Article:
2020 U.S. Open – Sarasota: Friday PM Live Recap


The 2020 U.S. Open Swimming Championships is set to have its second session of racing this evening in Sarasota with the timed finals of the men’s and women’s 400 IM, 100 fly, 200 free, 100 breast, and 100 back.

2019 U.S. National event champion Emma Weyant is the top swimmer seeded in the 400 IM. Weyant already has won the 800 free, 400 free, and 200 IM here in Sarasota. On the men’s side, 800 free champ Bobby Finke will swim the middle lane in the 400 IM, where he is seeded 5 seconds over Florida alum Grant Sanders.

Weyant is also the top seed in the women’s 200 free at 1:58.36, with high school stand-out Micayla Cronk right next to her. Florida Gator Kieran Smith is the top seed for the men’s 200 free, featuring Olympian Ryan Lochte in lane seven. Lochte is also scheduled to swim the 100 back timed final, led by Florida’s Clark Beach.

More top seeds featured in Friday’s evening session include Sara Stotler (100 fly), Yusuf Tibazi (100 fly), Katherine Krustritz (100 breast), Jonathan Tybur (100 breast), and Natalie Mannion (100 back).

Friday PM Live Stream


  • American record: 4:31.12 – Katie Hoff (2008)
  • U.S. Open record: 4:31.07 – Katinka Hosszu (2015)
  • U.S. Olympic Trials cut: 4:51.79

Top 3:

  1. Emma Weyant (SYS)- 4:40.84
  2. Michaela Mattes (SYS)- 4:52.16
  3. Gracie Weyant (SYS)- 4:55.49

Touching in with another win here in Sarasota is Emma Weyant, clocking in a 4:40.84. Her best time is a 4:35.47, which helped her win the U.S. National title last year. At the 2019 U.S. Open, Weyant finished in third with a 4:39.64. Weyant’s time this evening currently puts her at #2 in the world.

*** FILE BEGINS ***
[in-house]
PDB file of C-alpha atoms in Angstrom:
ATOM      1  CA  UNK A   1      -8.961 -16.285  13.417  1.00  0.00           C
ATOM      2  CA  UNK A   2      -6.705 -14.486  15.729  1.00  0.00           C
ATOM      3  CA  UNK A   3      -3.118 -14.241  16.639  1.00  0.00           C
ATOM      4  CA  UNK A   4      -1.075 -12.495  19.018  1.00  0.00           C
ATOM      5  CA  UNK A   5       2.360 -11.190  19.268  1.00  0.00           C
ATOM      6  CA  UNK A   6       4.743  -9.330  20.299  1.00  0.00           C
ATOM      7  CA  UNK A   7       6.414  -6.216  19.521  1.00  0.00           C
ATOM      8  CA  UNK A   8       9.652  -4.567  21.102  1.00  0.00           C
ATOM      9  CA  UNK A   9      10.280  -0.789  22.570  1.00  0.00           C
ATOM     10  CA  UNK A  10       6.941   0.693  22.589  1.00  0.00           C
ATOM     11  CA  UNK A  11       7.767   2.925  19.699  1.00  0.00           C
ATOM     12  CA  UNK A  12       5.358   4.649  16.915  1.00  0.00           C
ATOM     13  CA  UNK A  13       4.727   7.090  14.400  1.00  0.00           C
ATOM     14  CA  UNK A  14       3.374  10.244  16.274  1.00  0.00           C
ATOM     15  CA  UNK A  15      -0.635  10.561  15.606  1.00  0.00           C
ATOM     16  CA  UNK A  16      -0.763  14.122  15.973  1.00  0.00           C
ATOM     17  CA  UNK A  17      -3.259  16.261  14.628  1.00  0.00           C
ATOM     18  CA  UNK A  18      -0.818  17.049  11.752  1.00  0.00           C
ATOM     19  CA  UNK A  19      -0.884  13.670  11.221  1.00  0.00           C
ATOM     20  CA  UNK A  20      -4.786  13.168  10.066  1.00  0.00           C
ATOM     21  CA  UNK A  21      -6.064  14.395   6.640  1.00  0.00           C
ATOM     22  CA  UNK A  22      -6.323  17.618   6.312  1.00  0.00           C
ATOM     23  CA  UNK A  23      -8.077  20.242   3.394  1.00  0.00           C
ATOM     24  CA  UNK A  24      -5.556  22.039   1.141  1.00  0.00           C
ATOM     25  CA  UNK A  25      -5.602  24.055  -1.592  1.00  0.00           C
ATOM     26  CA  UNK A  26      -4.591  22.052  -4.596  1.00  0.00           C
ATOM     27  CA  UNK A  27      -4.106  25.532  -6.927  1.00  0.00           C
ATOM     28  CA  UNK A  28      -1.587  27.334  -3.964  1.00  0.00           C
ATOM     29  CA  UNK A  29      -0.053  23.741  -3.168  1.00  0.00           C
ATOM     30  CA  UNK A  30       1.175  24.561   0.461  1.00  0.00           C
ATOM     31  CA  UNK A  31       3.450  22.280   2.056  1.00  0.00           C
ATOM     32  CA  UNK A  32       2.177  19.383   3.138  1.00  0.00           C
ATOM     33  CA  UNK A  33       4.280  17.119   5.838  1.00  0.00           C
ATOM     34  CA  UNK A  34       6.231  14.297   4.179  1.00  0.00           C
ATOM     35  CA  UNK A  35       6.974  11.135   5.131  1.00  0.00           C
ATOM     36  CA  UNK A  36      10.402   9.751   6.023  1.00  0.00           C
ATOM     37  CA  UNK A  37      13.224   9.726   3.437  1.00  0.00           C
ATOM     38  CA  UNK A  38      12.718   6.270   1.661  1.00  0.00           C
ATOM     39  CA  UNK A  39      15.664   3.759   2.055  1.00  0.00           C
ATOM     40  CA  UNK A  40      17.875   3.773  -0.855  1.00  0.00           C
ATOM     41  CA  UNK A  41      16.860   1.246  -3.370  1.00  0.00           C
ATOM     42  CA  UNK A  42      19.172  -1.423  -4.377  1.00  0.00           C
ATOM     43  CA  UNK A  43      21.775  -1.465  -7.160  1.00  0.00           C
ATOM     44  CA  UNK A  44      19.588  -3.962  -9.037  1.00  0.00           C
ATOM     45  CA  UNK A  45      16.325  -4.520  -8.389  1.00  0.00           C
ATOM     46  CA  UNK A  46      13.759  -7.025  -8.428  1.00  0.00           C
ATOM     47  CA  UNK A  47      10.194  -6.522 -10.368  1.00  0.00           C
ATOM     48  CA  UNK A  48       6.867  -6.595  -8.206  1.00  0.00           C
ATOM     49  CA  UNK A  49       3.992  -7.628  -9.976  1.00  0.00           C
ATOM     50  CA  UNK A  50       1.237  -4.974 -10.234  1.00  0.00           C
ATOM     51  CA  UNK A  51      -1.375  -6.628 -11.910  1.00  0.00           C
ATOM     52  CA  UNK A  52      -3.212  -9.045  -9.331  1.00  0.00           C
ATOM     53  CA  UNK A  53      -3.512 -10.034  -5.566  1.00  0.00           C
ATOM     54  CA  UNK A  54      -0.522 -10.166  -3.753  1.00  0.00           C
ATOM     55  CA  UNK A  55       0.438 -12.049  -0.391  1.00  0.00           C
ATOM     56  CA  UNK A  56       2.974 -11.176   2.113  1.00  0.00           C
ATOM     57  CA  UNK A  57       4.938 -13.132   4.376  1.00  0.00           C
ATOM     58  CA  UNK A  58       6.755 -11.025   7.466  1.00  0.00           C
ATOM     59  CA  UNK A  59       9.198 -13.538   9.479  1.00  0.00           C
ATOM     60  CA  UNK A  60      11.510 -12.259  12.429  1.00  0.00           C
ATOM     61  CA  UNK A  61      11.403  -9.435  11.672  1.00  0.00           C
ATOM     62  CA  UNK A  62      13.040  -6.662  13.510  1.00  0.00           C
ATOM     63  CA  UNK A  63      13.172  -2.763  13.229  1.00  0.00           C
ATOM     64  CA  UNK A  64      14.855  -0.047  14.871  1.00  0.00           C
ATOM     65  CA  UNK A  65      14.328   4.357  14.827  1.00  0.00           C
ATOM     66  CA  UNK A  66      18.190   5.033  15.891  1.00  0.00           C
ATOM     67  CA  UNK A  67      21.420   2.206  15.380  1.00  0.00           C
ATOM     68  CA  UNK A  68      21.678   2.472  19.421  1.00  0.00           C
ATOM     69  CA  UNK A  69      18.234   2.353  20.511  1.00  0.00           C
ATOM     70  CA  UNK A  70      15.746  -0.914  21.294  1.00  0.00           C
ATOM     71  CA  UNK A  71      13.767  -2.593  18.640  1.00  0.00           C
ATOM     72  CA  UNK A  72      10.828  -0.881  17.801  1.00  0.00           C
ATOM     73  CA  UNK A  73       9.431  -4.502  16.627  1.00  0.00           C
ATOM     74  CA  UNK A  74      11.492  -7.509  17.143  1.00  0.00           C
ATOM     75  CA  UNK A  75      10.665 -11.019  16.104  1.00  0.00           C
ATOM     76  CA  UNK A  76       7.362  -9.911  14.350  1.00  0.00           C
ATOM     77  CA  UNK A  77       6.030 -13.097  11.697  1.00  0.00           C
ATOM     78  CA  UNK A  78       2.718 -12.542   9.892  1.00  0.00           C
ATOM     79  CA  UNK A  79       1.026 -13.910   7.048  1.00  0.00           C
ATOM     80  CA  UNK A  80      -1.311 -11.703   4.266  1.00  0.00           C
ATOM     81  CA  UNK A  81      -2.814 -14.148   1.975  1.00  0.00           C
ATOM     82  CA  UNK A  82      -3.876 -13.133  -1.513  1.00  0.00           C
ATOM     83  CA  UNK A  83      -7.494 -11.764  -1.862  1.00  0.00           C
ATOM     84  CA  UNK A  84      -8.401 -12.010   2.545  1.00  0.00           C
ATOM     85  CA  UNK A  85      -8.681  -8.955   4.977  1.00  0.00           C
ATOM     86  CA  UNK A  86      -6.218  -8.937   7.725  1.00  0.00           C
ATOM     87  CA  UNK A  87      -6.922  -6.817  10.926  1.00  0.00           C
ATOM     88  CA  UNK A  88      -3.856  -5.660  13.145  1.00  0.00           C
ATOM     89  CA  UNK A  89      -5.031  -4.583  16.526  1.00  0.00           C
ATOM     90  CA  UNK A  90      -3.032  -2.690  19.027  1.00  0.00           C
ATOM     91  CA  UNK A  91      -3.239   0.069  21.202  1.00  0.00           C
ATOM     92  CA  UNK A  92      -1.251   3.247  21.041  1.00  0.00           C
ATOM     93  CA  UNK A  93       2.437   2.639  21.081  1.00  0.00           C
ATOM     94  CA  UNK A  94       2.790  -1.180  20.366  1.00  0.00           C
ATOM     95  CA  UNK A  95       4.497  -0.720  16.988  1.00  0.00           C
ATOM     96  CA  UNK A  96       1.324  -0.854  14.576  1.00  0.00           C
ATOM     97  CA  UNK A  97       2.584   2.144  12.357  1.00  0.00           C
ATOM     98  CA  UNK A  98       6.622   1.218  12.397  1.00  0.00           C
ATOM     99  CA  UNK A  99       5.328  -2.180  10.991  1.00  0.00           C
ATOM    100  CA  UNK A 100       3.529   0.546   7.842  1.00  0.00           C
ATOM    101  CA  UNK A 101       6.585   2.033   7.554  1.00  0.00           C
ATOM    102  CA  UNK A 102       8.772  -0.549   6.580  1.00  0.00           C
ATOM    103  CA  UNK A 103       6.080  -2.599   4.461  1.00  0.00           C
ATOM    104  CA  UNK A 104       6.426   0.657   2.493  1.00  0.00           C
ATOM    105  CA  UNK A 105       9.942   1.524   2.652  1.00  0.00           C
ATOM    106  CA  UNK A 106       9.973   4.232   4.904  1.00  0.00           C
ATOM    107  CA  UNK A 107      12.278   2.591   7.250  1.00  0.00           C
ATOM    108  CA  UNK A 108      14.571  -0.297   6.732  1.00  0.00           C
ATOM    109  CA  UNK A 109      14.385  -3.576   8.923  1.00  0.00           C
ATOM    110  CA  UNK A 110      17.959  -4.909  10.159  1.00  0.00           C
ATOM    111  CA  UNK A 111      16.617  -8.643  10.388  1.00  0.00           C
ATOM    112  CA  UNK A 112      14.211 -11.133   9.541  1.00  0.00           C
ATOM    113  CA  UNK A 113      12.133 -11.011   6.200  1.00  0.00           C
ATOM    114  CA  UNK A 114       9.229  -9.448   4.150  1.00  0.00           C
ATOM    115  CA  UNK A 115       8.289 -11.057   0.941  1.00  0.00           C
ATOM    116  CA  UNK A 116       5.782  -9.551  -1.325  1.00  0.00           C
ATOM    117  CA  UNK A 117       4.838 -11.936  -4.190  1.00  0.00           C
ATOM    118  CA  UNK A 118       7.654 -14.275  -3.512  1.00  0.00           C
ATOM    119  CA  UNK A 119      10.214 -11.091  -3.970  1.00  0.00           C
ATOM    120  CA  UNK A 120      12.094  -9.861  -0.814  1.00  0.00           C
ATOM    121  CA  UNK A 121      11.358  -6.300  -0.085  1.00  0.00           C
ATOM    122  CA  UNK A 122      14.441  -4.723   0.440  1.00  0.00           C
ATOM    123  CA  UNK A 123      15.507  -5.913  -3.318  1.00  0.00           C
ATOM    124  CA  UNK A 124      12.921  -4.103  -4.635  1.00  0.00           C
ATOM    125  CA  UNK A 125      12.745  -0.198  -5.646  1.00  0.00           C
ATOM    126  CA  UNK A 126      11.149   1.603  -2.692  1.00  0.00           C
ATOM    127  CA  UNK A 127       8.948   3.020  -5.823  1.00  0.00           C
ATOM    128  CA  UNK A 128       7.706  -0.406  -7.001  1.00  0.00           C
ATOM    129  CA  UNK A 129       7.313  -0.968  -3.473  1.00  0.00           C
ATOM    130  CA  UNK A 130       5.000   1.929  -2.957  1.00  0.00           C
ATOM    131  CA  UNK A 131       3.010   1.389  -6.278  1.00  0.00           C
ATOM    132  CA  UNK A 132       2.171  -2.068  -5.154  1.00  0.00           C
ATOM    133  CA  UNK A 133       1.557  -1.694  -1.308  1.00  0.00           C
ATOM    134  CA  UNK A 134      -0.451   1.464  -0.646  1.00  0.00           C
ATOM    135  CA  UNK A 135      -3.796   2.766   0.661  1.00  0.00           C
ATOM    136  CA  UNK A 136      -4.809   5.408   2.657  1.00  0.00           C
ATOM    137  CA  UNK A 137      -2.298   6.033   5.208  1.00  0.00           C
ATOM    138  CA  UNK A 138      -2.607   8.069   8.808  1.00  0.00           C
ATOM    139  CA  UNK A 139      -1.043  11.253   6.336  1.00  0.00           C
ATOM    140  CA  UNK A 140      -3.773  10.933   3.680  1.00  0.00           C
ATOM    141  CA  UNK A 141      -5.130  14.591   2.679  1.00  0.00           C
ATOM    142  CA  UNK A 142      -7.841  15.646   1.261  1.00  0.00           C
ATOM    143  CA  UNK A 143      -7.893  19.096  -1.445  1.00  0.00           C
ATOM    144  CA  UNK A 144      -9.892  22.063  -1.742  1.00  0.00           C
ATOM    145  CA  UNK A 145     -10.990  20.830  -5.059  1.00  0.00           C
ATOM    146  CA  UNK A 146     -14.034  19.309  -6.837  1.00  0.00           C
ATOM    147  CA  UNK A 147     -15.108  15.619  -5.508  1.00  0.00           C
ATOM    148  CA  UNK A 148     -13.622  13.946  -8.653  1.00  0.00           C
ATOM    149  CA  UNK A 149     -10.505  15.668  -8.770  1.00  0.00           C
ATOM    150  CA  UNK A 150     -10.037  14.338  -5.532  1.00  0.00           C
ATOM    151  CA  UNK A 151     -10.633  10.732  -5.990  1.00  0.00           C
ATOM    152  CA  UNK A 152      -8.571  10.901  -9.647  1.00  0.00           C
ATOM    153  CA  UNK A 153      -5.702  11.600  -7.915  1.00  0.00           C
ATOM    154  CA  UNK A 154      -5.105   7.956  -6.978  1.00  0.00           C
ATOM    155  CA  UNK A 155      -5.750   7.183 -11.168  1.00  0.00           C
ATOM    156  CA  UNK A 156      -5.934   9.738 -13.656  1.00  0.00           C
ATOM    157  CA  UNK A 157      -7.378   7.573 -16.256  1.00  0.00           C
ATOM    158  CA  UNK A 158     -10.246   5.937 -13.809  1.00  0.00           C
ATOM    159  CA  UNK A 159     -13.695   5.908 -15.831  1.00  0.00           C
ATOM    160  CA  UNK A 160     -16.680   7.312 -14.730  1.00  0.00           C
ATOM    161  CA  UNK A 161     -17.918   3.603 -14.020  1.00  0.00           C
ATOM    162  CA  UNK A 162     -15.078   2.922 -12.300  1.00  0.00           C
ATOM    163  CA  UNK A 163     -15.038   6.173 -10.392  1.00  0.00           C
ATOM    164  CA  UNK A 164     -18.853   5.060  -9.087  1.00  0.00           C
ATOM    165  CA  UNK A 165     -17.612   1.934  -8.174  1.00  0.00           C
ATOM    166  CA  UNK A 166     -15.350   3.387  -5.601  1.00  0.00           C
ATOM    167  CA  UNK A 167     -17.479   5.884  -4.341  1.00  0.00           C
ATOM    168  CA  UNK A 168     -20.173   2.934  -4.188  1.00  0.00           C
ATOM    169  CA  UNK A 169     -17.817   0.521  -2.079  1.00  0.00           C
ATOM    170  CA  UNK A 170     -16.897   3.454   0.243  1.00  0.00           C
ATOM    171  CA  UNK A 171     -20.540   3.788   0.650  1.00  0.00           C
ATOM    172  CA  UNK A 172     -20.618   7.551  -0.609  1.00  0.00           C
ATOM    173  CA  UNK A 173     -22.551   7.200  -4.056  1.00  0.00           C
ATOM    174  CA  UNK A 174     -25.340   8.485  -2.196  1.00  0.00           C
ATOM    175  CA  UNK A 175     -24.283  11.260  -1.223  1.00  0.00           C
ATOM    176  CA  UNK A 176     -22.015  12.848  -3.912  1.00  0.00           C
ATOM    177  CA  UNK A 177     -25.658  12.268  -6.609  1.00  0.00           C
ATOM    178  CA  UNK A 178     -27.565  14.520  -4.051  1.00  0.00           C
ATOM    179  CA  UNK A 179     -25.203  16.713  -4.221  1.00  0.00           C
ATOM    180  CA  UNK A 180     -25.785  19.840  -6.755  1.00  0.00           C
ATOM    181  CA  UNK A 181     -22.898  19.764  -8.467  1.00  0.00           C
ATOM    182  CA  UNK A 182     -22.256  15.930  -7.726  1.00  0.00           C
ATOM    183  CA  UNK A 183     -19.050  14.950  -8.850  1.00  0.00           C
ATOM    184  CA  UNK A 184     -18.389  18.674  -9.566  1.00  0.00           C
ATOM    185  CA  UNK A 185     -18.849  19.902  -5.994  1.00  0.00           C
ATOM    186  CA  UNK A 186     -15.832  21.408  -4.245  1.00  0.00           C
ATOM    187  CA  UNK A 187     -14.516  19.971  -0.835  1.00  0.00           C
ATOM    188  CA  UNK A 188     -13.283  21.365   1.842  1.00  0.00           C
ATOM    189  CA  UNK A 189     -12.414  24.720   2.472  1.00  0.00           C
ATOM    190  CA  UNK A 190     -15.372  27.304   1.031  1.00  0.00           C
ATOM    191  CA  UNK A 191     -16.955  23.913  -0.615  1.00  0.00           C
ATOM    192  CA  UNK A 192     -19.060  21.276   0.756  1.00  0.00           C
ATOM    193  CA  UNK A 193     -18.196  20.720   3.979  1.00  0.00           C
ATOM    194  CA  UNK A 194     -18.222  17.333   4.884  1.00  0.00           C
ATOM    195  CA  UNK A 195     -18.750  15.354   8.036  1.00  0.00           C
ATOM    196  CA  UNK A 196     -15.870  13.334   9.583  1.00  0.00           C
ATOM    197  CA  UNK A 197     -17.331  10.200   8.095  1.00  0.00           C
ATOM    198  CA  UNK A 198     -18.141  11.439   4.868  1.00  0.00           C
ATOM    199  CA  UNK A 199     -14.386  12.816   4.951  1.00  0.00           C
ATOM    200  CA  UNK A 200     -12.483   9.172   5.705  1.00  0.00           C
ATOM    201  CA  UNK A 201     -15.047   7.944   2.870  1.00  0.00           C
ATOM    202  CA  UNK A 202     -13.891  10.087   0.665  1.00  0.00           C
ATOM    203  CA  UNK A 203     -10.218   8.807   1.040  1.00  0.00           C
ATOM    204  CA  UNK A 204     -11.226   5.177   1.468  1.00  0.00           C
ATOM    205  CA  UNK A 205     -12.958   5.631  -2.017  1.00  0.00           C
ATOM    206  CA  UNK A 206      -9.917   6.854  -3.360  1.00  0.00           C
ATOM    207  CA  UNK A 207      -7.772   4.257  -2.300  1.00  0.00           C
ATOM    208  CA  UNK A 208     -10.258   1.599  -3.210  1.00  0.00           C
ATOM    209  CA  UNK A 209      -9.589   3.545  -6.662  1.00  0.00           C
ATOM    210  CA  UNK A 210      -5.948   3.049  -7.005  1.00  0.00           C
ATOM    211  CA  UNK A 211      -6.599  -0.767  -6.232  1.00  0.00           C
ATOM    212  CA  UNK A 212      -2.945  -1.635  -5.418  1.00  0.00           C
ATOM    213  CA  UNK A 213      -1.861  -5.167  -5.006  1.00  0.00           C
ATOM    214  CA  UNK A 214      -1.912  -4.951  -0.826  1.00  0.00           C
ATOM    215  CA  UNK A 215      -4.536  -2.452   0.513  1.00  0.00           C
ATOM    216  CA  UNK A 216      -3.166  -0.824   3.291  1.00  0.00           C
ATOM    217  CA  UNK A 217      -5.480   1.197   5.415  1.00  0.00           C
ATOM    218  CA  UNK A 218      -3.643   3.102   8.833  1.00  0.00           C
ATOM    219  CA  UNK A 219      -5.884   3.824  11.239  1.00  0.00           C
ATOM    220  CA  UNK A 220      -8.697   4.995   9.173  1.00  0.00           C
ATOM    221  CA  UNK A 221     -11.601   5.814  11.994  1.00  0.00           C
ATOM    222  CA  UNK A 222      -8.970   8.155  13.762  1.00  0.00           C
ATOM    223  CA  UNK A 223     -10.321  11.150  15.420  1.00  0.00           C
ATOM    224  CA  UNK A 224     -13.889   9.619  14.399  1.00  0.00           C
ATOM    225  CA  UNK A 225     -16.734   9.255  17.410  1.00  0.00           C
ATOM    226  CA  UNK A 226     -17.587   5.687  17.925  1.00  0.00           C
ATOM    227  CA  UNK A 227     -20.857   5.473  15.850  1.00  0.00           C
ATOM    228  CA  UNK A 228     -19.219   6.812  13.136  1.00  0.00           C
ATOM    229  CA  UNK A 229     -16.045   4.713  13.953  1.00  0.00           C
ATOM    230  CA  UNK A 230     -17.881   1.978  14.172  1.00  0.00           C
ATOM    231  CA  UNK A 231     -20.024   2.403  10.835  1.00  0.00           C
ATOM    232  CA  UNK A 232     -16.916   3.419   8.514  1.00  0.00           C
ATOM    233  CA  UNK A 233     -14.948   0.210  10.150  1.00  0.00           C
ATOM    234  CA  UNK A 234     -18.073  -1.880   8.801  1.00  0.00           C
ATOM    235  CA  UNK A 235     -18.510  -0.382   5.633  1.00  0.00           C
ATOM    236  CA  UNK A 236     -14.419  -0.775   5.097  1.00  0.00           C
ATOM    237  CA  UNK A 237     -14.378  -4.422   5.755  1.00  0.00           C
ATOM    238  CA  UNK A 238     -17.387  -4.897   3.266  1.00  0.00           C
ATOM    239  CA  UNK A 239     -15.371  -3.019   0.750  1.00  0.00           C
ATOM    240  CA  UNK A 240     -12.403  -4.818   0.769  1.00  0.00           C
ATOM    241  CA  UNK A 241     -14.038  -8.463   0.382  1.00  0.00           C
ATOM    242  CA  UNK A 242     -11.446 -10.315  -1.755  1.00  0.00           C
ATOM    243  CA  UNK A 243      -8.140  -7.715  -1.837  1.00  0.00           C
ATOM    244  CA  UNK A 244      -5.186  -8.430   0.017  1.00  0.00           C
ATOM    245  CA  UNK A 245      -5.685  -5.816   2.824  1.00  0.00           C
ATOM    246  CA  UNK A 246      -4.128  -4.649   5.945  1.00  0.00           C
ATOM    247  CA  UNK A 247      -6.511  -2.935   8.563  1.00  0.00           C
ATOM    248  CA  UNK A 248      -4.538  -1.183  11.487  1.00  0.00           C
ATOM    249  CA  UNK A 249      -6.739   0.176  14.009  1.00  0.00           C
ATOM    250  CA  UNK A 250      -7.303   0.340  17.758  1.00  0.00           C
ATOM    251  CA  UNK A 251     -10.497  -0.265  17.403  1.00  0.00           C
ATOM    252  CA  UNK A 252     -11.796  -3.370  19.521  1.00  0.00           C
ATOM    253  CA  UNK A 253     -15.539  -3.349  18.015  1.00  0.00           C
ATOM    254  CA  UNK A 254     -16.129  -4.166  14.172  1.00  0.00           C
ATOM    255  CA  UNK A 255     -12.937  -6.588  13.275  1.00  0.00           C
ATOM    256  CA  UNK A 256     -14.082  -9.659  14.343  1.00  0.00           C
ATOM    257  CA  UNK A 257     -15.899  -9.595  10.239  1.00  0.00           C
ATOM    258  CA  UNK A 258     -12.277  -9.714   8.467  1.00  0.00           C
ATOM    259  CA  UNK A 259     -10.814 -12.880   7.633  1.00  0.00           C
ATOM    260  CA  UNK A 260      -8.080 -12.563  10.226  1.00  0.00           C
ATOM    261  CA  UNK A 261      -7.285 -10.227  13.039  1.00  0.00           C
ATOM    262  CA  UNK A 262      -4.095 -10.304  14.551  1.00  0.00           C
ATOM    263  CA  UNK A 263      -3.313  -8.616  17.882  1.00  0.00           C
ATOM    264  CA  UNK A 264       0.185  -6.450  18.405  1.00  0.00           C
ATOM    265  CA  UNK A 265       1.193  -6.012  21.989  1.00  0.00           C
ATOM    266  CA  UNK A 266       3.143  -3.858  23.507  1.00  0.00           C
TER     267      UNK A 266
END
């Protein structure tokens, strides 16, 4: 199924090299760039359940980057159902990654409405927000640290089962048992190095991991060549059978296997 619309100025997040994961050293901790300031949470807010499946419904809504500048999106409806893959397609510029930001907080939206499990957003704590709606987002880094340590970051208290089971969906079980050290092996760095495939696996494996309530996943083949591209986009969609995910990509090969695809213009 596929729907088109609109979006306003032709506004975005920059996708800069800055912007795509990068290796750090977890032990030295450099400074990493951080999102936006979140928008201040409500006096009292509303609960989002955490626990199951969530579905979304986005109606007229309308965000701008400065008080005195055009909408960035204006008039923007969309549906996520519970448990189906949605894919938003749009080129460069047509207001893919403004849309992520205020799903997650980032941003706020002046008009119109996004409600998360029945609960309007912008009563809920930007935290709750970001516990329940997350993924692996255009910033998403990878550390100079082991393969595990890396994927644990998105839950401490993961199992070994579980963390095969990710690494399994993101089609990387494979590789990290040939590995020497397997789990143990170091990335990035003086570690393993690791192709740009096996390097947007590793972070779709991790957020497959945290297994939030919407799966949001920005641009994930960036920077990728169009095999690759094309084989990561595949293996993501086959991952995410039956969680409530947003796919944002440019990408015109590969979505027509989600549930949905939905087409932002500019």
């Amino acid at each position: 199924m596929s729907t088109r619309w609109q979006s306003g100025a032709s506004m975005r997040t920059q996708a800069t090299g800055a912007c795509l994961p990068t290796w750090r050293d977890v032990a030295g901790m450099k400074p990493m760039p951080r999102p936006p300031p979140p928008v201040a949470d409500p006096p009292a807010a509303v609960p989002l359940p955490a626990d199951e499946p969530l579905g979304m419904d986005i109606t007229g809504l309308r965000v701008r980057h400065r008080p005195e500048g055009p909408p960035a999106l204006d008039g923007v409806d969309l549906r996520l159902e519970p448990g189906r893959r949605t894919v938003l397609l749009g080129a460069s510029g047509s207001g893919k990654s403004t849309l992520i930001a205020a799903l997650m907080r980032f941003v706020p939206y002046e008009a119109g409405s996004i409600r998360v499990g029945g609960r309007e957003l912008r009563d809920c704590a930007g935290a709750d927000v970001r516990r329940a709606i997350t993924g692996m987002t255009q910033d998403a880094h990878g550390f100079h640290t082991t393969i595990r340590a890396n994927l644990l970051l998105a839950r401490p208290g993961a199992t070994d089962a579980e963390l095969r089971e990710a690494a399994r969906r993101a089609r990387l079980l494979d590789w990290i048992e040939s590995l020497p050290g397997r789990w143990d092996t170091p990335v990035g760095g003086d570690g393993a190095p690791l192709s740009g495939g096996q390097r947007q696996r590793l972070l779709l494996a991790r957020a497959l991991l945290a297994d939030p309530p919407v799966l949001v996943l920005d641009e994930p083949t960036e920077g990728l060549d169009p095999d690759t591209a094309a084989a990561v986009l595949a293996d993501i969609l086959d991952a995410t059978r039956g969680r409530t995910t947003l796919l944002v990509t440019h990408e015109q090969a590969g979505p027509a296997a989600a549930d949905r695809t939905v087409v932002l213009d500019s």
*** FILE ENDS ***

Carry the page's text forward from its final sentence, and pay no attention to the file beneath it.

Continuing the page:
Taking second place was Sarasota’s Michaela Mattes, touching in at 4:52.16. Finishing in third place was Sarasota’s 14-year-old Gracie Weyant, swimming a 4:55.49. Weyant was a second off her lifetime best of 4:54.23, which is #83 on the all-time women’s 13-14 age group rankings.


  • American record: 4:03.84 – Michael Phelps (2008)
  • U.S. Open record: 4:05.25 – Michael Phelps (2008)
  • U.S. Olympic Trials cut: 4:25.99

Top 3:

  1. Bobby Finke (FLOR)- 4:18.08
  2. Kevin Vargas (FLOR)- 4:21.03
  3. Miguel Cancel (FLOR)- 4:28.00

Taking his second win here in Sarasota is Florida’s Bobby Finke, stopping the clock at 4:18.08. At the 2019 U.S. Open, Finke finished in 6th at 4:20.84. His lifetime best lies at 4:13.15, which he swam to win the 2019 U.S. National title. Swimming a lifetime best was Florida’s Kevin Vargas, shaving more than a second to go 4:21.03. Teammate Miguel Cancel was just a half second off his own lifetime best to finish third at 4:28.00.


  • American record: 55.98 – Dana Vollmer (2012)
  • U.S. Open record: 56.38 – Sarah Sjostrom (2016)
  • U.S. Olympic Trials cut: 1:00.69

Top 3:

  1. Lexie Mulvihill (TEAM)- 1:01.17
  2. Sara Stotler (PSA)- 1:01.57
  3. Heidi Smithwick (JDST)- 1:01.58

Swimming a new lifetime best to take the win was 17-year-old Lexie Mulvihill of Tampa Elite, touching in at 1:01.17. Her previous best of 1:01.42 was set at the 2019 Speedo Junior Nationals, where she finished in 15th place.

Taking second place was Sara Stotler of Planet Swim, touching in at 1:01.57. Finishing in third place by 0.01s was Jupiter’s Heidi Smithwick, hitting her lifetime best with a 1:01.58. 16-year-olds Jordan Agliano of Highlander Aquatics (1:01.88) and Summer Cardwell of Tampa Bay (1:01.96) also finished under the 1:02-barrier.


  • American record: 49.50 – Caeleb Dressel (2019)
  • U.S. Open record: 50.22 – Michael Phelps (2009)